24 July 2007

Mid-summer's night reflection

This summer has been a busy one. Despite the fast pace, I need to pull myself away from all of the chaos and appreciate the people in my life.

During my childhood, my mother had cancer come and go for over a decade. She endured every imaginable surgery and treatment. The experience had a profound affect on my life, probably the most profound. Initially, when I learned my mother had cancer, I was in denial. I prayed with everything I had that she wouldn't have cancer. From my grade school perspective, I never believed God would allow it. When He did, I wasn't angry at Him, I just pulled myself up by the boot straps and tried to face the crisis as best I could at such a young age.

My mother's suffering taught me to appreciate those dear to me. Never to let things go unsaid, actions to go undone. It made me both strong and sentimental. I learned that regret is a horrible thing that can't be undone. The people that are in my life now might not be there tomorrow.

Fortunately, I don't have too many regrets about my relationships with people. I did and said the things I always wanted to do for or say to my mom. I regret she wasn't around to be at my wedding and see my children, but those are things that were beyond my control. I have no regrets that I didn't do something I wished I would've or could've. I might not have done things perfectly, but I did them as best I could at the time. Knowing I did my best, that I didn't allow my own selfishness or reluctance to get the better of me and that any oversights weren't intentional, is comforting.

I also grew to appreciate just how comforting Catholicism is.

Now, my family is getting older. This may be the last summer for some of my aunts and uncles. There are a handful of them that are in their 80s. Up to this point, they all had been incredibly healthy, vibrant, exactly as I remembered them in my childhood. But, one aunt is now nearly 90 and in failing health. Another just had a stroke, one just had cancer surgery. An uncle had bypass surgery and now needs to have a knee replaced.

Even my husband's family has its share of suffering. My husband's grandmother, who is almost 90, has Alzheimers. She no longer recognizes anyone. Very sad situation. Two summers ago, she was still living on her own. We would visit her nearly every weekend. None of my husband's cousins ever did, despite only being a mile or two away from her. I only wish they would've had the knowledge I did, because now it's too late. You can visit grandma, but now she just thinks you're a kind stranger. It's not the same.

In the next few weeks, I will be making a conscious effort to get off the busy treadmill and visit my aunts and uncles. I know how I felt about the kind souls who visited my mother. I want to keep that going in a world that is becoming more self-absorbed every day. Not that long ago, people looked in on the elderly and visited the sick. We have truly lost something when we are too busy to take an hour to check in on someone or pick up the phone.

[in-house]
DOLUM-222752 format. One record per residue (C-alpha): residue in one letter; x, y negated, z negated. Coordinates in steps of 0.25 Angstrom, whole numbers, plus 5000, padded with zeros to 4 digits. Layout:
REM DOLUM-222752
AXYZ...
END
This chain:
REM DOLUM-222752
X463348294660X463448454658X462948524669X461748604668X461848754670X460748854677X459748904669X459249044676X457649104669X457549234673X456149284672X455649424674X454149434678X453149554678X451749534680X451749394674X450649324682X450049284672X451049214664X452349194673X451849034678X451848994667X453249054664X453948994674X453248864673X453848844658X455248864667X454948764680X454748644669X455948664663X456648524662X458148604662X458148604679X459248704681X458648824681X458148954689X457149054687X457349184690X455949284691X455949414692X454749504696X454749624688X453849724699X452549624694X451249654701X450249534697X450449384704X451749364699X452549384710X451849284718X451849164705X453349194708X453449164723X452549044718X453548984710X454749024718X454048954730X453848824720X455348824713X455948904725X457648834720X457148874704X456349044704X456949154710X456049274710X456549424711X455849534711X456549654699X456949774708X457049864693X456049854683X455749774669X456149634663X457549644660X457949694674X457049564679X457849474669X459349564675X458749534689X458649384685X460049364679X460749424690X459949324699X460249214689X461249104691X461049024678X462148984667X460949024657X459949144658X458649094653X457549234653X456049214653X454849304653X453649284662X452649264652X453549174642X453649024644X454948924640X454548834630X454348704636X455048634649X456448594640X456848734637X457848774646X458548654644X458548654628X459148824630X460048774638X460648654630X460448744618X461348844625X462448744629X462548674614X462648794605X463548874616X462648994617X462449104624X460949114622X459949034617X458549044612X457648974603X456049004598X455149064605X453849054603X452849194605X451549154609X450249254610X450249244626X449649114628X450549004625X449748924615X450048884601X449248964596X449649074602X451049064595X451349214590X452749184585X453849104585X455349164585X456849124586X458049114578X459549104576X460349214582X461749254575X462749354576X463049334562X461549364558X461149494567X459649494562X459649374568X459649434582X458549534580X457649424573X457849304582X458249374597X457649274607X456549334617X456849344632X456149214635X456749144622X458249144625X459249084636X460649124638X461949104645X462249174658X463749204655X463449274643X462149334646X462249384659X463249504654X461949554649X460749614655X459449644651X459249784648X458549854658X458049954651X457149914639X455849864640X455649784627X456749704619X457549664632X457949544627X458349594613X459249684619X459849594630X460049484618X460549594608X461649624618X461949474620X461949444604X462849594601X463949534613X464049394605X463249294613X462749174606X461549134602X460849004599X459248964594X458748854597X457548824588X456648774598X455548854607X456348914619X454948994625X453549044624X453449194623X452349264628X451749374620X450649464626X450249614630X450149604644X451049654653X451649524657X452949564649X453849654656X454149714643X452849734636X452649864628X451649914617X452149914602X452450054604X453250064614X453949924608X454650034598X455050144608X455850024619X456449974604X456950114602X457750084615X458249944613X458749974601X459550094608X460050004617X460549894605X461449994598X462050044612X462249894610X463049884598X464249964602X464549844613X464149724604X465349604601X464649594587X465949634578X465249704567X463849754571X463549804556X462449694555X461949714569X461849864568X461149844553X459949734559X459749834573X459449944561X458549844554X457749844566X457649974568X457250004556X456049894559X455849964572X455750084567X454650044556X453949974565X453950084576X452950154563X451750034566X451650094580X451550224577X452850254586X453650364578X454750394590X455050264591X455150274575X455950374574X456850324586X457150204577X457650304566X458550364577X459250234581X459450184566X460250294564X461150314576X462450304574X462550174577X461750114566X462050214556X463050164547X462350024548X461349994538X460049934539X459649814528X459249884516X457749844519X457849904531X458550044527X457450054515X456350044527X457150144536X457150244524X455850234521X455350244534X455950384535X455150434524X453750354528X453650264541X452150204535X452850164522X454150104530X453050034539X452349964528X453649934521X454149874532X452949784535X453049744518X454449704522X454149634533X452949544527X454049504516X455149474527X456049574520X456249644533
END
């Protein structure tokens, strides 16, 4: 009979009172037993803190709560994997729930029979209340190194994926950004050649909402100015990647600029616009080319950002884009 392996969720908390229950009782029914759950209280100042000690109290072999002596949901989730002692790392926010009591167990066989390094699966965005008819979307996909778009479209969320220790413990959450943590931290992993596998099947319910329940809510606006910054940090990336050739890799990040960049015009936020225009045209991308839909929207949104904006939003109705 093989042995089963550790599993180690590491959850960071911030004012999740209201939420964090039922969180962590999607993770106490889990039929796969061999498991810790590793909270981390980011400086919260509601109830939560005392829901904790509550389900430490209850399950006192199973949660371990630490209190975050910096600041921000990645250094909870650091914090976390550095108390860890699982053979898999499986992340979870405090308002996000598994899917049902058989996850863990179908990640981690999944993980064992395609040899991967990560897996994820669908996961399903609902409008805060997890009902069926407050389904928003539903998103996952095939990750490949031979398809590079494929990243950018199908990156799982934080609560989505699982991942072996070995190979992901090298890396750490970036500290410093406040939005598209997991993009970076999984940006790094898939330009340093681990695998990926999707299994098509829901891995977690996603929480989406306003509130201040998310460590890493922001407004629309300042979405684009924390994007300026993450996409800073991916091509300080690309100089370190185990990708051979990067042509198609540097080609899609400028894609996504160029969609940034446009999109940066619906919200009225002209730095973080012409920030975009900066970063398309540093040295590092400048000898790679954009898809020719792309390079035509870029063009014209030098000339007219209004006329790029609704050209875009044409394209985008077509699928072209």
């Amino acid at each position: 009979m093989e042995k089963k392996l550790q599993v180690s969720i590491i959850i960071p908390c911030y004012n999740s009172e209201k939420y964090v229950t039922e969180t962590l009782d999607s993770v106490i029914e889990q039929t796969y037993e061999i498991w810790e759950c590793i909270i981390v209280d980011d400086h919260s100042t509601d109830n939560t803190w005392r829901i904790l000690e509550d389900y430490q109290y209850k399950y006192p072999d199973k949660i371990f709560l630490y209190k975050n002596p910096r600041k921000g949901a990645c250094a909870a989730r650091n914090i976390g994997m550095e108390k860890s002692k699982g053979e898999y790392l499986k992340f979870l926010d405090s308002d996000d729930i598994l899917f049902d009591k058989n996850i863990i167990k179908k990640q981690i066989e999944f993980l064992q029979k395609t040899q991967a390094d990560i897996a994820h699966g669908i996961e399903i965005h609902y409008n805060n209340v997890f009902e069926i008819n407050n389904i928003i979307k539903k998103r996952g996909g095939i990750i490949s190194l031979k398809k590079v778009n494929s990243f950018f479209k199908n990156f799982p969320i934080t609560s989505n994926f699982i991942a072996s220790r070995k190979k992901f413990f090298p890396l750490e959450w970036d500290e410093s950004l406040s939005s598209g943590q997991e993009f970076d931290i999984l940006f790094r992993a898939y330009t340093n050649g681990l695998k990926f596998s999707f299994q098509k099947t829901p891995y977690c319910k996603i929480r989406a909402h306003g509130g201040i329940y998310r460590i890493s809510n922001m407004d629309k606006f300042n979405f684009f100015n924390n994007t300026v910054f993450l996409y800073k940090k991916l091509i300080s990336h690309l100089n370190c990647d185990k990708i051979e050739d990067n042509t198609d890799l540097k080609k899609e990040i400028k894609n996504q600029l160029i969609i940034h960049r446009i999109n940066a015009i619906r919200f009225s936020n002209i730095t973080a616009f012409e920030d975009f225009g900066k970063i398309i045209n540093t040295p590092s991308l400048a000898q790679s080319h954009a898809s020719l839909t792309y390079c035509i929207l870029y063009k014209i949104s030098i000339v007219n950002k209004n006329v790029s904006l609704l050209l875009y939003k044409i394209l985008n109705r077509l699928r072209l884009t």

Sanctus Belle said...

Hardship met early in life does indeed make you stronger. I had a sister who was killed in a senseless car accident in third grade. My mother was devastated. My entire childhood I lived in the aftermath of her death. This had a profound effect on me. One thing that it effected in me, I don't see life as permanent and never have. Death happens, its never occurred to me NOT to think thoughts like "perhaps I shall lose a child today" "this may be the day I die" "I could be widowed today" Its not morbid, its just business as usual in my soul.

Our society is so unnaturally separated from death - its just a thing that happens in hospital and nursing homes. We don't see it, don't ever really face it.

After death occurs in the immediate family, nothing else seems so bad. So losing a job, home, health - that seems to be not such a tragedy when you've been through so much worse.

There are so many fruits to suffering and hardship. Thanks for this post.

swissmiss said...

Thanks for the kind words to my preachy post. You said it much better, however. Suffering does teach you a great deal, but not in an obsessive way, more in an appreciative way. You see the blessings God has given you in a much better light. I don't worry that my aunts and uncles will pass away because I know it's coming. Death is a part of life and I try to gently show my children that. My son asks where my parents are and I try to explain as best I can without making it scary. At this point, he thinks they are in Heaven, which they may well be, but the discussion about Purgatory and Hell can come a bit later. I have a large family, someone was always dying. My parents took me to funerals at young age and I learned it is just a part of life and didn't ever fear it. My husband's family fears death, they don't take my nephews to funerals, it's a scary and removed thing. They still comment about how my father faced death with such grace, peace and dignity. I wish they would find the peace that the Church offers through its sacraments and doctrine and entrust themselves to Our Lady as she certainly blessed my father and me during his passing.